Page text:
In June, echoes of “Hey You!” ring out over Long Lake as students participate in the annual Hey You! Cruises on the Songo River Queen in Naples.  The Hey You! Cruises serve as the culminating activity for students in the Living Connections Program and as a special program for students at Waterford Elementary in Oxford and Sebago Elementary.  Volunteer actors at stations along the east and west shores pretend to do things that are harmful for water quality, such as bringing in sand to a beach, cutting down the vegetative buffer, or taking a bath in the lake.  Students on the Cruise have learned over the course of the year that these actions degrade water quality.  So, to stop the transgressors, they yell out a resounding, “Hey You!”  The Hey You! Cruises are a great way for students to make the connection between their in-class learning and real life application, allowing them to put their knowledge into action.

Seventh Grade: Field Studies at Lake Region Middle School

The Field Studies for Middle School Students Program is currently offered to all seventh grade classes at Lake Region Middle School. This program is designed to encourage students to understand ecosystem processes through direct contact with the natural world.  Students engage in inquiry-based field science activities to collect and analyze forest ecosystem data.  They also develop science communication skills through oral and written reports.

Trey Turcotte works with his classmates to create fixed radius plots which they will study through the year.

LEA teacher/naturalist leads students to a forested area behind their school to explore the ecosystem twice a month throughout the year.  Sensory development lessons at the beginning of the year help students understand that use of the five senses is essential in scientific processes. Students establish fixed-radius research plots and through a combination of field and lab-based activities, students collect qualitative and quantitative data about ecosystem components. At the end of the year, students visit the Holt Pond Preserve to extend their learning by comparing forested and wetland ecosystems. As a culminating synthesis, students create a field guide or other product to demonstrate their understanding of ecosystems as the relationships within the environment that change and cycle over time.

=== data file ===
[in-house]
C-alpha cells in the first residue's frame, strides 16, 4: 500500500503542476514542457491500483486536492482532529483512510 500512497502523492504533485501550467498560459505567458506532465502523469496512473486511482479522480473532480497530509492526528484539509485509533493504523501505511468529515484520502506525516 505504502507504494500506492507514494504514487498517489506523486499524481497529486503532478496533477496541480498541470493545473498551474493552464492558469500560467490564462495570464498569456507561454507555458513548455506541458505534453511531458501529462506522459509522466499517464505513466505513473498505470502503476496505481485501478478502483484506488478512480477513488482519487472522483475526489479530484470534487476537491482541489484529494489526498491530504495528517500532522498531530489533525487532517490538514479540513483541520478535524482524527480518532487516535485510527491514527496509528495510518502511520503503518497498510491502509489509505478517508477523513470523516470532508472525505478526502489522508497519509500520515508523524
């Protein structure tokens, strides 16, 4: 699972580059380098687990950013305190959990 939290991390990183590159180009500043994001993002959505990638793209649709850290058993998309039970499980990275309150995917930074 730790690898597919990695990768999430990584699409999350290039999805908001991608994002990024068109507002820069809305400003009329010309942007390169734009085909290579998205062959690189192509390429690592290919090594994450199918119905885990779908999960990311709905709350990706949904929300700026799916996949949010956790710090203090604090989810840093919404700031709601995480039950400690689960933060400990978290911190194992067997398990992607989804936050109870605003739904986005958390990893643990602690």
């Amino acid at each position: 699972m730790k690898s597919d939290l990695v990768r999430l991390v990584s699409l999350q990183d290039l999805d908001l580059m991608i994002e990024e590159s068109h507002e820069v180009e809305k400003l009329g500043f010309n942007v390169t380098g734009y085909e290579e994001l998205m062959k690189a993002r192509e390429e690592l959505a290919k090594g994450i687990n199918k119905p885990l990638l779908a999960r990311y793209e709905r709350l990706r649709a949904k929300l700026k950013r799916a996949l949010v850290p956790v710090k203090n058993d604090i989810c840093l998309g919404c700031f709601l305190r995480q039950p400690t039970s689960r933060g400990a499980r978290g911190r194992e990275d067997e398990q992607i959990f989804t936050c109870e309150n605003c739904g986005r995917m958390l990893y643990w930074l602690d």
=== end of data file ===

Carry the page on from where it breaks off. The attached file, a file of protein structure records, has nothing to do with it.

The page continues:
Eighth Grade: Physical Science at Lake Region Middle School

The physical science unit at the middle school level focuses mainly on water chemistry and the physics of erosion and weathering. Students perform experiments to explore the physical effects we can have on the water and land around us.

Lake Region High School

Ninth Grade:

LEA supports learning in the 9th grade with lessons on global water supply, shore land zoning laws and erosion and connections to local economy. We also support a climate unit, lessons in a Junior Maine Guide class, and wherever else we can offer assistance.

Brandon Bell explores Tingley Brook looking for benthic macroinvertebrates with his fellow Junior Maine Guides.

Natural Sciences with LEA (grades 10-12)

Designed as an opportunity for students to continue to delve deeper and explore what they are interested in, the Natural Sciences with LEA class provides a framework for open investigation. Co-taught with lead Science teacher, Joe Dorner, the class is working towards understanding multiple levels of ecosystem connections. Students start off the year designing and building plant presses, and collecting and identifying leaves of tree species native to Maine. Through a series of on-going projects, students grow hydroponic plants to harvest and understand inputs and outputs of agriculture, explore “ecosystems” in aquarium tanks that they build and monitor, contribute to an online field guide for Pondicherry park, develop an understanding of algae and macroinvertebrates as water quality monitors, and culminate their learning by developing an ecosystem field day for area 4th and 5th graders. This program is funded in part by TD Bank.